Kvitová then beat Slovaks Dominika Cibulková and Daniela Hantuchová in the Fed Cup opening round to put the Czech team in the semifinals.[18] At the Open GDF Suez, Kvitová won her second title of the year by defeating newly crowned world No. 1 and newly crowned Australian Open champion Kim Clijsters in the final in straight sets.[19] Once again, Kvitová's ranking rose to a new high of world No. 14. After that, she suffered an early loss to Ayumi Morita in Dubai.[20] She then lost her next two opening matches to Barbora Záhlavová-Strýcová in Indian Wells, and to Kristina Barrois at an ITF tournament in Nassau.[21] At the Sony Ericsson Open, Kvitová defeated Varvara Lepchenko in the second round but then lost her next match to Pavlyuchenkova. In the Fed Cup semifinals against Belgium, she led the Czech team into the final, with wins over Yanina Wickmayer and Kirsten Flipkens.[22]

Kvitová kicked off her clay court season in Madrid, where she won her third title of the year and her first Premier Mandatory-level title. She beat Alexandra Dulgheru, Chanelle Scheepers and second seed Zvonareva to reach the last eight. She then overcame Cibulková and Li Na to reach the final where she defeated Victoria Azarenka to claim the title.[23] She made her top 10 debut after the tournament at world no. 10. The following week, because Jelena Janković failed to defend her points in Rome, Kvitová moved one place up to No. 9. She played another ITF tournament at her home country in Prague, losing in the final to Magdaléna Rybáriková. Kvitová was the ninth seed at the French Open. She defeated Gréta Arn, Zheng Jie, and Vania King in straight sets, before losing to eventual champion Li Na in the fourth round, despite having led 3–0 in the deciding set.[24]

Kvitová celebrates a point during the 2011 Fed Cup final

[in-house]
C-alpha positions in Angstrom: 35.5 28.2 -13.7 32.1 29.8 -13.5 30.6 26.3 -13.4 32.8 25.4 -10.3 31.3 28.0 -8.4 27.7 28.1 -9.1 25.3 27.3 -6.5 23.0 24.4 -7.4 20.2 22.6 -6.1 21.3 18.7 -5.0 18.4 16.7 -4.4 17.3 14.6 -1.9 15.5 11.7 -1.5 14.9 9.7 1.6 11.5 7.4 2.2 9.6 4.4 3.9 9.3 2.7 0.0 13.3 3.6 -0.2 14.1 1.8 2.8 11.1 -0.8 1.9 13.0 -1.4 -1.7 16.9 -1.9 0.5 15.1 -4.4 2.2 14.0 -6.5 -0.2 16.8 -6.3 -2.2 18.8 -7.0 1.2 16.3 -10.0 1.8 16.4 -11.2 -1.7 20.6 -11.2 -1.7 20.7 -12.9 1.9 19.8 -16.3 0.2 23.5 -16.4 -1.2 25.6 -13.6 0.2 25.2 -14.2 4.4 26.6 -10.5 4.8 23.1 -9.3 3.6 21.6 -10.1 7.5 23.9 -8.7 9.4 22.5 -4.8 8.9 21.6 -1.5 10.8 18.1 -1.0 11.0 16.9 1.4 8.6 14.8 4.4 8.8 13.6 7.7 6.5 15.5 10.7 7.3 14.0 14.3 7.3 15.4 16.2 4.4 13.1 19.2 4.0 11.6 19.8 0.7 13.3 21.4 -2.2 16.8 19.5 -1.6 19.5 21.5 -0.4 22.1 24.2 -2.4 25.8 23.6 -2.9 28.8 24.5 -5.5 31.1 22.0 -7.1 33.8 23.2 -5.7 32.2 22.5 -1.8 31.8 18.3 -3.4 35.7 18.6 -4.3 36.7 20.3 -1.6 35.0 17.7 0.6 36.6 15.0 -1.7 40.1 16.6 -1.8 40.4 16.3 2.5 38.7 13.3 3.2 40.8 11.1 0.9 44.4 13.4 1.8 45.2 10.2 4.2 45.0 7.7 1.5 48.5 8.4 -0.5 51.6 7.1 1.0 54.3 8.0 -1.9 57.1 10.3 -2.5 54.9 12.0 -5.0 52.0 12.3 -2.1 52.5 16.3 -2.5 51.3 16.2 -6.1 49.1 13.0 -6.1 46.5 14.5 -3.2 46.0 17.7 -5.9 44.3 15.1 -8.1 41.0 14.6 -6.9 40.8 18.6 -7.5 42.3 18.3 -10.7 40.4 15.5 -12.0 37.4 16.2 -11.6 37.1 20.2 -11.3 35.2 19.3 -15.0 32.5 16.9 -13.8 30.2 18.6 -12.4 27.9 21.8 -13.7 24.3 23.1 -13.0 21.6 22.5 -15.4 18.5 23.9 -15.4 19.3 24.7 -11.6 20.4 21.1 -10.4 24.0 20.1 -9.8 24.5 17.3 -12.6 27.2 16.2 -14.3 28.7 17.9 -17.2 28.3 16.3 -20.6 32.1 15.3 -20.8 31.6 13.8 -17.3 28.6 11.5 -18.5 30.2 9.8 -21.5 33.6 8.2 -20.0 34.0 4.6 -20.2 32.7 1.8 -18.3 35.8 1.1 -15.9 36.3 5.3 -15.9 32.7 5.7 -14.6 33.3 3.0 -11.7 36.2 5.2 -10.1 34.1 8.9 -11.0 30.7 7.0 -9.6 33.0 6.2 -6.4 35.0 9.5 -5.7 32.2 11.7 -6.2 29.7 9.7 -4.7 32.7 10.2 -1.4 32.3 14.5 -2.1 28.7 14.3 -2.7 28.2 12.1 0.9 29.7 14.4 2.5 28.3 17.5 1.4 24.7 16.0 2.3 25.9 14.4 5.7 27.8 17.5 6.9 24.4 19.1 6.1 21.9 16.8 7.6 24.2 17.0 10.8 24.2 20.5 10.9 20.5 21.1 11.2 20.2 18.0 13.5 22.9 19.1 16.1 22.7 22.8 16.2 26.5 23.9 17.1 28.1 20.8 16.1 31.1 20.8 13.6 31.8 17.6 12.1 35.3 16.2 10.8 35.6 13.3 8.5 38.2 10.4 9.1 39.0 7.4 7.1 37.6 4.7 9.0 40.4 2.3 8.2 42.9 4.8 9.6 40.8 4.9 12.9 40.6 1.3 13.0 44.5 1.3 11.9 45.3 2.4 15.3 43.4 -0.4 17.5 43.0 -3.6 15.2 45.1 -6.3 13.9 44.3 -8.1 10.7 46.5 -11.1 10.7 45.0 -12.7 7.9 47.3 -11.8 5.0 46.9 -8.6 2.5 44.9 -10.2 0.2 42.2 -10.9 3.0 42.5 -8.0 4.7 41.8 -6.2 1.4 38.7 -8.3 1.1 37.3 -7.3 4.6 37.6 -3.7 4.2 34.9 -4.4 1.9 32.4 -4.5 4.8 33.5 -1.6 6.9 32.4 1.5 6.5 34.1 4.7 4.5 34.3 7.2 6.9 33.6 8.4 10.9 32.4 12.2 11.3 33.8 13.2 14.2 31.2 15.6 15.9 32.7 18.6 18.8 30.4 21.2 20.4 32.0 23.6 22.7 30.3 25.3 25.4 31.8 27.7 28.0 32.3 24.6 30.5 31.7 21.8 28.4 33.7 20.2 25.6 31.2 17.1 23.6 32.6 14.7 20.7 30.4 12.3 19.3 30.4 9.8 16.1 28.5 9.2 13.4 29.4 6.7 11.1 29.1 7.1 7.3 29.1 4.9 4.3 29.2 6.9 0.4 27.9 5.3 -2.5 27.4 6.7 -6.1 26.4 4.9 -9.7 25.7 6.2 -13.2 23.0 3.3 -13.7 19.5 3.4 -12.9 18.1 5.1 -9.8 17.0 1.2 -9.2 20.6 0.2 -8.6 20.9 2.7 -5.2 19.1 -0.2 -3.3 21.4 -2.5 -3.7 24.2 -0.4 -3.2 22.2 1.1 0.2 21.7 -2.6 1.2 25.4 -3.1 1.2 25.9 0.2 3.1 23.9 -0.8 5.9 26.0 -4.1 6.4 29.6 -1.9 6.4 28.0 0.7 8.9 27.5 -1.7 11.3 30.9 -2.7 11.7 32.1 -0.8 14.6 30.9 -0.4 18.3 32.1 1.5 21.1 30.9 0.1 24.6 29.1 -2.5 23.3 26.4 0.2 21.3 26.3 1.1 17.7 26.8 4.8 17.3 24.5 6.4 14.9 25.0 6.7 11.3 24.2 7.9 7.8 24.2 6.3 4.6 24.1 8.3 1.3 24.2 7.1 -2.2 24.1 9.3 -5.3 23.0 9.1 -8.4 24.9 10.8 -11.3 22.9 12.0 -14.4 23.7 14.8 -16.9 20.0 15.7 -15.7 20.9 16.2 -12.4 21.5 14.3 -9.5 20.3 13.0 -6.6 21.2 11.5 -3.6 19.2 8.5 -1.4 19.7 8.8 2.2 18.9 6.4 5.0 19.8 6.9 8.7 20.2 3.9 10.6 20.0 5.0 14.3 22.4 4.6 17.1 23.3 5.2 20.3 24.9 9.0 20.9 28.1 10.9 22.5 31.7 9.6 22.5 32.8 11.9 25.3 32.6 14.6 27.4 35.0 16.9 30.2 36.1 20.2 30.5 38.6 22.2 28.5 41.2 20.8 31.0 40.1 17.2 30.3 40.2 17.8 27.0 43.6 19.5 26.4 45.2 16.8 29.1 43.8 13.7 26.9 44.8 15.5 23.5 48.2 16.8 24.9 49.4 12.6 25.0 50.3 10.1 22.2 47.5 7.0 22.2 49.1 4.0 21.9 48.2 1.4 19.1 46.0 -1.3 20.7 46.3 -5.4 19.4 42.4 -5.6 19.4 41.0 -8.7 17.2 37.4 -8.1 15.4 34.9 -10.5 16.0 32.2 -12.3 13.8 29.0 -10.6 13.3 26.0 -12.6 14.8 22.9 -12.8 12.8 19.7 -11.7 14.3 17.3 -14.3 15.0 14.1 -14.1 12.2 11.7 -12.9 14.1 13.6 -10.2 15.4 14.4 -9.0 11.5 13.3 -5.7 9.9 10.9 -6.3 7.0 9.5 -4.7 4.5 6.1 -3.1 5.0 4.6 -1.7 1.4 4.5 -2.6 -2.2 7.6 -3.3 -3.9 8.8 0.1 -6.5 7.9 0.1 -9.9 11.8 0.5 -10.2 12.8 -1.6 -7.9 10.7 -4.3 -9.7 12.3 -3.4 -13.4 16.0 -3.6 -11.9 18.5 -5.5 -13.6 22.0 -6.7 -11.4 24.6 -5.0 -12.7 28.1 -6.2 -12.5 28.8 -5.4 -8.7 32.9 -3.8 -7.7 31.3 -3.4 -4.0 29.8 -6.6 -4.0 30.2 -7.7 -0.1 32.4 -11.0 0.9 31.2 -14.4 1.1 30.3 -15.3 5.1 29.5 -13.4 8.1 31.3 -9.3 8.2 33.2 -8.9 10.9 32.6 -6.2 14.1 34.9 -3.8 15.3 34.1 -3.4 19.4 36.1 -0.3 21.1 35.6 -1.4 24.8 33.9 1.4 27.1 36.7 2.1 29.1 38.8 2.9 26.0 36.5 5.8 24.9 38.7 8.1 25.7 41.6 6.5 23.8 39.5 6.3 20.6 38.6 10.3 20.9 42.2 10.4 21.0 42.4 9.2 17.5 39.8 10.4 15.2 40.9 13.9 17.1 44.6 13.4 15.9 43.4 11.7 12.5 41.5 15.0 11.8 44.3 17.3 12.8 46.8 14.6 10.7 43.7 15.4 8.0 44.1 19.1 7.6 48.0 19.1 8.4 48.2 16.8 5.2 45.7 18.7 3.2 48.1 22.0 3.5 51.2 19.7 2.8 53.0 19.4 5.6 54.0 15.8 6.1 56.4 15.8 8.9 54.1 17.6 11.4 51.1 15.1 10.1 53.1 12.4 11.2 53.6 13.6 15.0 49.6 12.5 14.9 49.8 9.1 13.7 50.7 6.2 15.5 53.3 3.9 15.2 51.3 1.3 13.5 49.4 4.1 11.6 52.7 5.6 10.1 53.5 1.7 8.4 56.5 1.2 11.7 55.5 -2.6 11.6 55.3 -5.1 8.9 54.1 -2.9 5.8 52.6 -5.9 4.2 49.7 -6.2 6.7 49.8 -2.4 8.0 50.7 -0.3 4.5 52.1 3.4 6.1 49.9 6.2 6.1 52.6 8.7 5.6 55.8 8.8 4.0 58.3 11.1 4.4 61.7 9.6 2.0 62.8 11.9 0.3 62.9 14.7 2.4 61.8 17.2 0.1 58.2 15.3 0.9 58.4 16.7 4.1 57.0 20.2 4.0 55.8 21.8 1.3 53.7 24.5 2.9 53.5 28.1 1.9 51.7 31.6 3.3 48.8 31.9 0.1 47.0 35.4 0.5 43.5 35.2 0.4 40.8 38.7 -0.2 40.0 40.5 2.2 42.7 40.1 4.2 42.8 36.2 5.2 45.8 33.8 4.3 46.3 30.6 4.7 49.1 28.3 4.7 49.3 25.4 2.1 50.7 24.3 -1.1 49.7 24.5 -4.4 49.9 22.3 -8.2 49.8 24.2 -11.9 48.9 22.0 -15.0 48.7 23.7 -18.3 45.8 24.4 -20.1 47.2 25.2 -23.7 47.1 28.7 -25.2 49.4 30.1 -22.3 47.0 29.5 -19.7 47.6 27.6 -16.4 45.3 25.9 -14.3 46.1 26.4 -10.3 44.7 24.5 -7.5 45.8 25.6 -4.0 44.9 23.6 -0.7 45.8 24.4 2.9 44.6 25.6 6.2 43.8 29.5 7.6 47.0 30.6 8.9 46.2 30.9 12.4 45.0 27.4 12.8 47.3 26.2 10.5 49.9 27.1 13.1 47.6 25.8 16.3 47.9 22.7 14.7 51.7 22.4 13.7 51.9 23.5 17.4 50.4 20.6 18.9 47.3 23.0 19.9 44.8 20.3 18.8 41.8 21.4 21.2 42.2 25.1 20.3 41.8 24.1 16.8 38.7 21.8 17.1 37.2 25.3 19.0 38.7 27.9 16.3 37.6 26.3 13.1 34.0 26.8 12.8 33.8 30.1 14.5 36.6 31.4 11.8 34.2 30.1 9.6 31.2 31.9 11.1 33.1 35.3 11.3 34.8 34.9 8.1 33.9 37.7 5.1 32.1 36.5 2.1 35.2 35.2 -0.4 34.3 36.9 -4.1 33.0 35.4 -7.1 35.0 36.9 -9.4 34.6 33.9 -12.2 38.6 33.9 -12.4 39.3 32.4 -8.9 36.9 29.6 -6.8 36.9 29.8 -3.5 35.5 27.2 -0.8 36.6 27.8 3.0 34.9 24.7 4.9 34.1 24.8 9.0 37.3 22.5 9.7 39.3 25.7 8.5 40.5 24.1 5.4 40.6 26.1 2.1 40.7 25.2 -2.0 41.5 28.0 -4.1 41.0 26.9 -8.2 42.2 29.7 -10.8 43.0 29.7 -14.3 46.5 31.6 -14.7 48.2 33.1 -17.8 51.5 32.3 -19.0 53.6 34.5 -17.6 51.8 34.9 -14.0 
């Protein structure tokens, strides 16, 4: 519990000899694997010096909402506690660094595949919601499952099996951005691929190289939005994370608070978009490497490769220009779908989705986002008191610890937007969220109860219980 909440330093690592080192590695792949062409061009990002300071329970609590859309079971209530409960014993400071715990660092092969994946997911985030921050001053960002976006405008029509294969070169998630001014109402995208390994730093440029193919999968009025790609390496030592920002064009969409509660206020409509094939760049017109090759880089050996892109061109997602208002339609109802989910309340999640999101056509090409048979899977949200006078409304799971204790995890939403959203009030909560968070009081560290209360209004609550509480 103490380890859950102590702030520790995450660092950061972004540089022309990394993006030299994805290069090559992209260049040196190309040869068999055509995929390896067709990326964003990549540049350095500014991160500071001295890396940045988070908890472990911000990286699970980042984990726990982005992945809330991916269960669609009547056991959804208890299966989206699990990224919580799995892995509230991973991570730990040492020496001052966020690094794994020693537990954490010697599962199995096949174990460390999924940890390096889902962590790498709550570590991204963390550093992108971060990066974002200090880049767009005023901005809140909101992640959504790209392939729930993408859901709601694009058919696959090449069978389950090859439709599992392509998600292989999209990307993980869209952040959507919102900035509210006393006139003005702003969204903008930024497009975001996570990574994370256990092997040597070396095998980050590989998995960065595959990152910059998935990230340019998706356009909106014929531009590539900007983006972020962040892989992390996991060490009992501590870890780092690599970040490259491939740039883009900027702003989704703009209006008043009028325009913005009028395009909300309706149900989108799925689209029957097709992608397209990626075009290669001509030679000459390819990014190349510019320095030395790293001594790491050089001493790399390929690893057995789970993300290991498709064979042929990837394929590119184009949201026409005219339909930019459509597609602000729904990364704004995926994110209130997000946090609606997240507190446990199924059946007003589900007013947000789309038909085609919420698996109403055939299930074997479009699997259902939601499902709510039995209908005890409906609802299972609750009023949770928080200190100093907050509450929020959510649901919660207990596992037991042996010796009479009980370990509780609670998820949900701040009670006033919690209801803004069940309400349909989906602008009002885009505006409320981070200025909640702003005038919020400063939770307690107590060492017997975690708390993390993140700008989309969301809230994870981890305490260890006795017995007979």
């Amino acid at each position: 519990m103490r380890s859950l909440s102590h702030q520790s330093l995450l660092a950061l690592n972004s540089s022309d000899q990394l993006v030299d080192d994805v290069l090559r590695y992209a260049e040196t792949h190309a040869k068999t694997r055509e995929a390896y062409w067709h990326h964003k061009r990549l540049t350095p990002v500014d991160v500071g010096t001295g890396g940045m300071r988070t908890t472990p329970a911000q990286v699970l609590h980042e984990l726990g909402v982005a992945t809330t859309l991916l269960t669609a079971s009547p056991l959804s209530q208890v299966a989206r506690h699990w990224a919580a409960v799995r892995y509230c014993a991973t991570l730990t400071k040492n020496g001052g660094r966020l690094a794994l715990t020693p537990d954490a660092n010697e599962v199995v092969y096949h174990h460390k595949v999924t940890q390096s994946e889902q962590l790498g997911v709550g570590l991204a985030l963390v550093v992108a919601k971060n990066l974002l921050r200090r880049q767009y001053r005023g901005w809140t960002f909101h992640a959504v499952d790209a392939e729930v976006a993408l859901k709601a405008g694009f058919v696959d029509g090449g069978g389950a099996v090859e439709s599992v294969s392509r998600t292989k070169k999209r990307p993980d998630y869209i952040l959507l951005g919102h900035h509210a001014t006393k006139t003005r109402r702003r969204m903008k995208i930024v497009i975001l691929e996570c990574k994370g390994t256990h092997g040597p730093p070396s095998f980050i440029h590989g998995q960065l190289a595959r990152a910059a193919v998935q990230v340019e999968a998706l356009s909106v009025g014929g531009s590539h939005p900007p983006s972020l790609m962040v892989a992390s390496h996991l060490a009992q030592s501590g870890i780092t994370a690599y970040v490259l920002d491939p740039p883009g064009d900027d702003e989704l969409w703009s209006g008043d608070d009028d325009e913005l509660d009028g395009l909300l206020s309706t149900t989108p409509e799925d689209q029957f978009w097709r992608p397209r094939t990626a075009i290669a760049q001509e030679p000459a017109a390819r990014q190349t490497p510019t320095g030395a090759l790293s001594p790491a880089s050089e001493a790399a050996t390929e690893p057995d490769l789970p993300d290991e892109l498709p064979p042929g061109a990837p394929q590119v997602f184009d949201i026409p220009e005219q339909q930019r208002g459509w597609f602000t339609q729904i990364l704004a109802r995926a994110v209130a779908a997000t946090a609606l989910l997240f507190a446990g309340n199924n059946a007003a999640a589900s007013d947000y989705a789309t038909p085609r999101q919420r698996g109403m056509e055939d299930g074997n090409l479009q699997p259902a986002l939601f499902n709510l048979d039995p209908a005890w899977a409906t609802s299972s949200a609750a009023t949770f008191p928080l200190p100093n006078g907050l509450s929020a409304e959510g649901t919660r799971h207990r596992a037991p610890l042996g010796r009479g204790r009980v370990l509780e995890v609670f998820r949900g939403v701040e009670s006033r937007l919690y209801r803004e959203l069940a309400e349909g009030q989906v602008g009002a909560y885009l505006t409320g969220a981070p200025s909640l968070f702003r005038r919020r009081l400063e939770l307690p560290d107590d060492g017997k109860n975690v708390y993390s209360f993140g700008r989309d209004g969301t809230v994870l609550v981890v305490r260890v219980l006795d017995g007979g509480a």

Kvitová played a warm-up tournament for Wimbledon at Eastbourne and reached the final where she lost to Marion Bartoli in three sets.[25] Kvitová then won her first Grand Slam title at the Wimbledon Championships. Seeded eighth, she defeated Alexa Glatch, Anne Keothavong, Roberta Vinci and Wickmayer en route to the quarterfinals. She then saw off Tsvetana Pironkova and fourth seed Azarenka to reach her first Grand Slam final, where she beat fifth seed Maria Sharapova in straight sets.[26] She became the first left-handed female player to win the singles title since Martina Navratilova in 1990, the first player of either gender born in the 1990s to win a Grand Slam title and the first Czech player to win a Grand Slam singles title since Jana Novotná won Wimbledon in 1998.[27][28][29]

Following Wimbledon, she kicked off her US Open series campaign at the Rogers Cup in Toronto where she defeated Anabel Medina Garrigues in her opening match, but then lost to Petkovic. The following week at the Western & Southern Open, she lost to Petkovic once more. She was then upset by Dulgheru in the opening round of the US Open, thus becoming the first Grand Slam champion to lose in the first round of the following Grand Slam without winning a set.[30]

Kvitová's form then improved in Tokyo, where she reached the semifinals, losing to Zvonareva. She cracked the top 5 rankings, at world No. 5, after Tokyo and also qualified for the WTA Tour Championships for the first time in her career.[31] However, the following week, she suffered a loss in the first round to Sofia Arvidsson at the China Open in three sets. Then, at the Generali Ladies Linz, she defeated Rebecca Marino, Patricia Mayr-Achleitner, Hantuchová and Janković on the way to the final, where she beat Cibulková to collect her fifth title of the season.

Kvitová in Moscow with the Fed Cup trophy

At the WTA Tour Championships in Istanbul, third-seeded Kvitová emerged champion, thus becoming the third player to win the title on debut.[32] During the round-robin stage, she defeated Zvonareva, Wozniacki, and Agnieszka Radwańska in straight sets, putting her through to the semifinals. Her next opponent was Stosur, whom she beat to reach the final, a match against Azarenka for the world No. 2 ranking, which Kvitová won in three sets.[33] She ended the year only 115 points second to Wozniacki for the No. 1 spot. She concluded 2011 by helping the Czech Republic win its maiden Fed Cup title as an independent nation, winning her singles rubbers against Maria Kirilenko and Svetlana Kuznetsova. In the end, the Czechs emerged victorious against Russia 3−2. She was also named WTA Player of the Year, WTA Most Improved Player of the Year and ITF Women's World Champion in 2011. In addition, she also won the Karen Krantzcke Sportsmanship Award.[34]